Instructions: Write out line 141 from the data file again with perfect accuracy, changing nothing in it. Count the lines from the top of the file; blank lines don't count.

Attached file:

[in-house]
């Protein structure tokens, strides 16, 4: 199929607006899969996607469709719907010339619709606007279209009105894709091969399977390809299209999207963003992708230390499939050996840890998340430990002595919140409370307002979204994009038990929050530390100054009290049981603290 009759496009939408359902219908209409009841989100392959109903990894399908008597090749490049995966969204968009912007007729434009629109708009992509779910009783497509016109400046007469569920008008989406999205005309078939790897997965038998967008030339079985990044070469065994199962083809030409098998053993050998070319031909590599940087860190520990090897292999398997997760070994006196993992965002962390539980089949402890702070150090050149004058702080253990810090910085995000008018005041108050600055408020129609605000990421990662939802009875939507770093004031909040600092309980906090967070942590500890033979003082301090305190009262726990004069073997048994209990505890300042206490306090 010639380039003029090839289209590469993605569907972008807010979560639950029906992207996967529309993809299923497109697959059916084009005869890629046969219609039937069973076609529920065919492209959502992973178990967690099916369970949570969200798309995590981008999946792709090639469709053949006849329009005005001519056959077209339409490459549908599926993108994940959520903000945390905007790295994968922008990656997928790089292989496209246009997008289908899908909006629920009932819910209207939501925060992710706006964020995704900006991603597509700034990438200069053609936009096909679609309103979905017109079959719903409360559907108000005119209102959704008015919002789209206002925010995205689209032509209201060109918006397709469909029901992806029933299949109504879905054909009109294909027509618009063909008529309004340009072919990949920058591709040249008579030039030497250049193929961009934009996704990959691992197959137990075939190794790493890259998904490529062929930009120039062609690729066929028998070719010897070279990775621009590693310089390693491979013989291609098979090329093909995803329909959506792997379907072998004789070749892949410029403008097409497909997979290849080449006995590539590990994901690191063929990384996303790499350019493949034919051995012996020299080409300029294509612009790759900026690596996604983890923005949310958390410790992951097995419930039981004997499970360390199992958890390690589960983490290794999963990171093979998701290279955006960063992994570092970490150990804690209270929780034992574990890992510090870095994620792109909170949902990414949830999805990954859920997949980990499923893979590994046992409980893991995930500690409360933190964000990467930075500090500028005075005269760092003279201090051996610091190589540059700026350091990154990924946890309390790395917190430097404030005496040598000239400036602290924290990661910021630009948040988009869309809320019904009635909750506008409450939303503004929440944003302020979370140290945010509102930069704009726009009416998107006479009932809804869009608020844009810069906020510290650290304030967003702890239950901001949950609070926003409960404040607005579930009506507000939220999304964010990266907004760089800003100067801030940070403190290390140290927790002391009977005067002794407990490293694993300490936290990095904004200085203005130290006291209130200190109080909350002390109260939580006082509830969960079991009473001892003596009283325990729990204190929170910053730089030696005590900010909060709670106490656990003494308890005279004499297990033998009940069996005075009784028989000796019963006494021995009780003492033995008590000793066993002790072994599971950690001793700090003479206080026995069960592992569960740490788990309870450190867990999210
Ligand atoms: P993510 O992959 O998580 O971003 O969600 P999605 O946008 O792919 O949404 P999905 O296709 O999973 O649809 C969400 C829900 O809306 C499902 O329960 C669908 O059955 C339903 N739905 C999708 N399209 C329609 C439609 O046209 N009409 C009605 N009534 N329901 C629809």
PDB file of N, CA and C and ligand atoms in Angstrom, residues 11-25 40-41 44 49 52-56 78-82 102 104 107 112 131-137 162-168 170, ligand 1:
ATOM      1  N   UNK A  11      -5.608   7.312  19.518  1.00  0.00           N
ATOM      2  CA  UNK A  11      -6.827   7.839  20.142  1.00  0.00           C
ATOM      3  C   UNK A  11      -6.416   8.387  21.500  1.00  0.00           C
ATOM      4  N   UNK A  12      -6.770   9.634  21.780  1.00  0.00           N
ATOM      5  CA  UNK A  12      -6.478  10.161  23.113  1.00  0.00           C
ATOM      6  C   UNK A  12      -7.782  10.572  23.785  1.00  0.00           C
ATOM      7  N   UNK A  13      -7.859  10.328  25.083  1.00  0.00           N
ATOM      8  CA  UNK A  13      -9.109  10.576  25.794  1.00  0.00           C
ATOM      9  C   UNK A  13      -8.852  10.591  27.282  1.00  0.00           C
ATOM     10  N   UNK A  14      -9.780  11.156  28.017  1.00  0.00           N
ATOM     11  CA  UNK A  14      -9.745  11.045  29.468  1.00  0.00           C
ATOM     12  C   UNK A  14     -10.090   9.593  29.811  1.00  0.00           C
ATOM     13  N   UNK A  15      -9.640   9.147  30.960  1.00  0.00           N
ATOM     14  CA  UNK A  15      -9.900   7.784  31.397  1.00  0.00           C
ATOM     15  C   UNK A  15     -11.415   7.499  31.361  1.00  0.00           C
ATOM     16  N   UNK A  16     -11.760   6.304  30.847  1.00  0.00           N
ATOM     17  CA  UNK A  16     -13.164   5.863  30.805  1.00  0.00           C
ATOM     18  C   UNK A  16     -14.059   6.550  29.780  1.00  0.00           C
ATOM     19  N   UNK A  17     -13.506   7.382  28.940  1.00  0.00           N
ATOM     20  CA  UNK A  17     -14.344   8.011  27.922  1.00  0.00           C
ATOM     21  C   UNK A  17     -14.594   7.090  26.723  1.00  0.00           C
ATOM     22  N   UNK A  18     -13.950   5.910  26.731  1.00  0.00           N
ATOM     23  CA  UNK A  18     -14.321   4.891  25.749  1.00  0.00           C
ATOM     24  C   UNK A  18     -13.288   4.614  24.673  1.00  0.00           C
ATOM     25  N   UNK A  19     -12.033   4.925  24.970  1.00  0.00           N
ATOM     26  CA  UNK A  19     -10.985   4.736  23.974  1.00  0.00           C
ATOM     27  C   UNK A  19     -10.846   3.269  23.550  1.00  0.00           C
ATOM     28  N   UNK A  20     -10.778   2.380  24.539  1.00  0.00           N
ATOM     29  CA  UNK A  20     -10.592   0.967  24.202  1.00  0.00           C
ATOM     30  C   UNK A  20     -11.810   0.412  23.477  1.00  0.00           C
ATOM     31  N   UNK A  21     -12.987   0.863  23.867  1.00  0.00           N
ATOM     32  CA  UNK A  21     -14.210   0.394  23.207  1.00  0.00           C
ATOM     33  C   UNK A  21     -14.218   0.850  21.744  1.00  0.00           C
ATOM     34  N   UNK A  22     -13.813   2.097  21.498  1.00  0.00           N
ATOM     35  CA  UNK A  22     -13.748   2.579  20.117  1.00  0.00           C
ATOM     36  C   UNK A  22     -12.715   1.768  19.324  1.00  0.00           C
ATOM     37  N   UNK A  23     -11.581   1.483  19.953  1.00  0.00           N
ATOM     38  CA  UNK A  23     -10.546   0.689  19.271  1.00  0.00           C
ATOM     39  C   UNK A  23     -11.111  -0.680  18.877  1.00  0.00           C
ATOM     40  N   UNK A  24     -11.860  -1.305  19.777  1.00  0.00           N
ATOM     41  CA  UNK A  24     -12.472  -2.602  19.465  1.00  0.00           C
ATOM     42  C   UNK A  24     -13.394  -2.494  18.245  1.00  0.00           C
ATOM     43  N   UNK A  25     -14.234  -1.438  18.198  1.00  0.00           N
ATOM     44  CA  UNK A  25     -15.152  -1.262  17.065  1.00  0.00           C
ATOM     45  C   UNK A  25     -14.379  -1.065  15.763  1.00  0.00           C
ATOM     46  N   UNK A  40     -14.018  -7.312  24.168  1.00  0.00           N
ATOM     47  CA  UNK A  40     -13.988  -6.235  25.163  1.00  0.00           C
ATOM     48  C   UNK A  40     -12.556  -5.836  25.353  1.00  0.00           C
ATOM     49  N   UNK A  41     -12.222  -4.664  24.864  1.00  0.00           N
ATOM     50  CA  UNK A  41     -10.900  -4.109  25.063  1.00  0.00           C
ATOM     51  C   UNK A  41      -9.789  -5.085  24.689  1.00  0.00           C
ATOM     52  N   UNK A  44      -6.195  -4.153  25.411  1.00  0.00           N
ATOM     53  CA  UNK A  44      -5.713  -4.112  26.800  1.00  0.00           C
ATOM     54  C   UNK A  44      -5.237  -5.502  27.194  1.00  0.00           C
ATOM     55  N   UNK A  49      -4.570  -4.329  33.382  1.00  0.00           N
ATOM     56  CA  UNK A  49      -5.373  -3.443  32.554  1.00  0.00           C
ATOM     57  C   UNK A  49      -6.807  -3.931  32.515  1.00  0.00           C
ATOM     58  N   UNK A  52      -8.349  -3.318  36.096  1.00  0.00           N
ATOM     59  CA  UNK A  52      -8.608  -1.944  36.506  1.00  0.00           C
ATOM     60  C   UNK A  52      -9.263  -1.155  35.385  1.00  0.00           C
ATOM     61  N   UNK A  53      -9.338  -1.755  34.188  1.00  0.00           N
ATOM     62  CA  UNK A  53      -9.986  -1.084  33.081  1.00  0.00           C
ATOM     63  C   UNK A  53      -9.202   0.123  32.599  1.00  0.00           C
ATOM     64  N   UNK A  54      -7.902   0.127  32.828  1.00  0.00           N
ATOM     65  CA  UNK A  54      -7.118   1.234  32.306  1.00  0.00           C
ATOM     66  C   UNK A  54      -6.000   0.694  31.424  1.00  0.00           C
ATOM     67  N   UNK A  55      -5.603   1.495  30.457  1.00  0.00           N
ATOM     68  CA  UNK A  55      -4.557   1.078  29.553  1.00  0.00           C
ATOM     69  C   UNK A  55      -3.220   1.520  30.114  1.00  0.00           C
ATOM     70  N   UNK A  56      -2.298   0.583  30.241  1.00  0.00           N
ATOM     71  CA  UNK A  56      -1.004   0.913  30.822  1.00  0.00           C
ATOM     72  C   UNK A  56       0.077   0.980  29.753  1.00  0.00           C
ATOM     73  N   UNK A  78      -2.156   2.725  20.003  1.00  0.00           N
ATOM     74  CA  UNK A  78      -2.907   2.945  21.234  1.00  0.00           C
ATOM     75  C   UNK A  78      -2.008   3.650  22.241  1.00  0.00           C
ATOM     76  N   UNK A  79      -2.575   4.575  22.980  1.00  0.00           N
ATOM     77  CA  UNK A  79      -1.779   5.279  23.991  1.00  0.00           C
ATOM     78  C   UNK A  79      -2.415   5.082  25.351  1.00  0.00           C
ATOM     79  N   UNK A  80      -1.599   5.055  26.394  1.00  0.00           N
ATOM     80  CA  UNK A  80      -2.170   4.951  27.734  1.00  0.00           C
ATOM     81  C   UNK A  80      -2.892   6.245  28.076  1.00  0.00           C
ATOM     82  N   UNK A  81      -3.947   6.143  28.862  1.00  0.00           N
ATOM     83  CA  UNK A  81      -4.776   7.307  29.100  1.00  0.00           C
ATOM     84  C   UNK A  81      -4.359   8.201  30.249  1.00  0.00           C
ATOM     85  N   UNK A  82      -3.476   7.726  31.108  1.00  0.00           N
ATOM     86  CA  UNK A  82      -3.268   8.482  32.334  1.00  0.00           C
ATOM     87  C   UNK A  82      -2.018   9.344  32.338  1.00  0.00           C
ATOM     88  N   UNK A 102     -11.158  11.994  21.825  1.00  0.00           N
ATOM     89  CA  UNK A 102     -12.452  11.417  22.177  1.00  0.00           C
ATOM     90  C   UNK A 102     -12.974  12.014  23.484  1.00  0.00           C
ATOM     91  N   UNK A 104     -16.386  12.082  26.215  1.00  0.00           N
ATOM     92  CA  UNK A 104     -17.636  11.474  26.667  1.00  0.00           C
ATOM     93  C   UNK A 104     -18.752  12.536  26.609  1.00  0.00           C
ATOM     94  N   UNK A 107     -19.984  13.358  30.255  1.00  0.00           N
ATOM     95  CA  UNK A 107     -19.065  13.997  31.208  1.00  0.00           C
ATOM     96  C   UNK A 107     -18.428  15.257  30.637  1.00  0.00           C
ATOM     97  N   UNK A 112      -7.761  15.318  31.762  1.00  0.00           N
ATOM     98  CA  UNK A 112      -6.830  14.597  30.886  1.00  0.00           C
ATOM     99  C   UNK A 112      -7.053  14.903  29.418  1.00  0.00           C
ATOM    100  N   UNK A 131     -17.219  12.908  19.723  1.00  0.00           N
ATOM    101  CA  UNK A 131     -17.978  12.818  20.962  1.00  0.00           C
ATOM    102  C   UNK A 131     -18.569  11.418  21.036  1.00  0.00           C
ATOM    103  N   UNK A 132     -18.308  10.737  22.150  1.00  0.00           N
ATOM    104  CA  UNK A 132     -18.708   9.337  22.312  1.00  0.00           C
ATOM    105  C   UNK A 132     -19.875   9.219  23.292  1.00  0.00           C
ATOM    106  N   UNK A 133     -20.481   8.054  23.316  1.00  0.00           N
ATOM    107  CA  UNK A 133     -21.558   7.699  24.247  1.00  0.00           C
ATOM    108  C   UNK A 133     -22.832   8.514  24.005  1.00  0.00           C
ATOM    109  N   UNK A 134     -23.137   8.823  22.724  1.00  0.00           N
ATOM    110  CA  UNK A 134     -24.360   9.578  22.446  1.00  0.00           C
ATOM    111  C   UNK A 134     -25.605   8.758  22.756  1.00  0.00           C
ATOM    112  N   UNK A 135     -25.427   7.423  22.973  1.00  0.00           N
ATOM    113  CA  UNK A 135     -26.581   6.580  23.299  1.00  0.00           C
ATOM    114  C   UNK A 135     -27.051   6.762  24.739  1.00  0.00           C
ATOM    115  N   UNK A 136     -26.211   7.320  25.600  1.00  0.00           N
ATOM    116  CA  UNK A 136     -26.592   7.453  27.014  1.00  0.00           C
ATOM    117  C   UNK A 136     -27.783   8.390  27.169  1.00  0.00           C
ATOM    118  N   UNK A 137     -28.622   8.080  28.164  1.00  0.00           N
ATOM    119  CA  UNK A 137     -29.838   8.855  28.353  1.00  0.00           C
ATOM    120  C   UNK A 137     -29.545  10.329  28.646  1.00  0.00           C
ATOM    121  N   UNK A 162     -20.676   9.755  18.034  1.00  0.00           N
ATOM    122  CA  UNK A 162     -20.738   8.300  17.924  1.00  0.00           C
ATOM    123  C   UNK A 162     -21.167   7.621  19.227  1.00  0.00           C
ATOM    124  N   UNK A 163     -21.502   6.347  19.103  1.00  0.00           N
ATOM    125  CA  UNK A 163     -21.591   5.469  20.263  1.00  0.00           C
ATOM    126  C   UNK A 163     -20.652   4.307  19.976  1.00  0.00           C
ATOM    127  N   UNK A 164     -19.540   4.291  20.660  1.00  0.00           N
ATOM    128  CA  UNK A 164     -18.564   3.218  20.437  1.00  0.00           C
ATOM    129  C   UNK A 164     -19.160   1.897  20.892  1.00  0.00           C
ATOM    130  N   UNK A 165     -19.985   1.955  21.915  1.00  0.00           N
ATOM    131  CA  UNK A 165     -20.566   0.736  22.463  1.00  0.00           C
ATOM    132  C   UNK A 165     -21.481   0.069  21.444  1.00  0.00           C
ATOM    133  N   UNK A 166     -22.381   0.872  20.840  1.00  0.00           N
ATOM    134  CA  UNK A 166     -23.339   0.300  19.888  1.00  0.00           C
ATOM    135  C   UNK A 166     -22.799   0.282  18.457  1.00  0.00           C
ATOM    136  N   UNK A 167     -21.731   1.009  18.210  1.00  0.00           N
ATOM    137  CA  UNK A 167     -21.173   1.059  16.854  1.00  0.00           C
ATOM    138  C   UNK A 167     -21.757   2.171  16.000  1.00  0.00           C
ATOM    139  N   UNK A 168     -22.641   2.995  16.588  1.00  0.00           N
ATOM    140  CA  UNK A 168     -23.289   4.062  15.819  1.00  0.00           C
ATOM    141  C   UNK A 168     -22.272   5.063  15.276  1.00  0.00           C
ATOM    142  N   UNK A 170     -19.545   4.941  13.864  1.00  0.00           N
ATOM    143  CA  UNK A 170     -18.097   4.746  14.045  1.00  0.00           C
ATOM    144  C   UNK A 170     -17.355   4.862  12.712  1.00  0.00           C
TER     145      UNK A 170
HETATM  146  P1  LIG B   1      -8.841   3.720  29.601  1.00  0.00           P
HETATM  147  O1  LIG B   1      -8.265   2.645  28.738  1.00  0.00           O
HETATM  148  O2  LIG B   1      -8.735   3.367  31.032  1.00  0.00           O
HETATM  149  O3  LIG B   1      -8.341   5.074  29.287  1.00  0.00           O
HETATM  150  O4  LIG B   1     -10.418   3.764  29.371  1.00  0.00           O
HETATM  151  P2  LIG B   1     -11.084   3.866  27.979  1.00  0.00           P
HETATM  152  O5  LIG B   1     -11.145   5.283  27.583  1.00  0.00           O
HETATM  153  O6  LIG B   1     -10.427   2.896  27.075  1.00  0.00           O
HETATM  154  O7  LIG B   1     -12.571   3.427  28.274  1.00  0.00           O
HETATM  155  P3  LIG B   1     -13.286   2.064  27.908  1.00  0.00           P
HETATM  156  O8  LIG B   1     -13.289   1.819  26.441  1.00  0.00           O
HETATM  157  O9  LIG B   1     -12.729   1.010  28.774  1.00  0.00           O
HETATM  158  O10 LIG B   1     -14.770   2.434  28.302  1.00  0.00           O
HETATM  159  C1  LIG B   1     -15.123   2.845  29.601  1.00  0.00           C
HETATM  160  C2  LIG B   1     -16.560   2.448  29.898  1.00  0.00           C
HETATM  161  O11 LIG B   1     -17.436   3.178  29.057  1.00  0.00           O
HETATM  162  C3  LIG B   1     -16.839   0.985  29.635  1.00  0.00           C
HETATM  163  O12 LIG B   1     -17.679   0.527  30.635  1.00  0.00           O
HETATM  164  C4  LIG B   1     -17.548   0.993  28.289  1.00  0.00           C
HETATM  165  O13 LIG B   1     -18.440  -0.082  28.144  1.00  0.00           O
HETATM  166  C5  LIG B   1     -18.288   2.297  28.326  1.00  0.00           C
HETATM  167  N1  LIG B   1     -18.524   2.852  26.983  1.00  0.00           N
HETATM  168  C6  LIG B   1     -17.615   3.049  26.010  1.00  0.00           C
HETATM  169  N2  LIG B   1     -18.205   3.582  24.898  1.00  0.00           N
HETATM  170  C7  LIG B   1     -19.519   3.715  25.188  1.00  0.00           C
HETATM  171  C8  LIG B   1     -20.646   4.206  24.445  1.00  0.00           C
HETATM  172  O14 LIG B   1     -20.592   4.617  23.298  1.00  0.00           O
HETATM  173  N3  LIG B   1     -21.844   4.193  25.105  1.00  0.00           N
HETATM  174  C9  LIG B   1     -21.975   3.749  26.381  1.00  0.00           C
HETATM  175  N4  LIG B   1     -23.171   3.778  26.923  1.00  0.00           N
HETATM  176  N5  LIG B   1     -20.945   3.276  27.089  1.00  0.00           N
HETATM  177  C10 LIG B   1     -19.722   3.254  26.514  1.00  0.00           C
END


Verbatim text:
ATOM    137  CA  UNK A 167     -21.173   1.059  16.854  1.00  0.00           C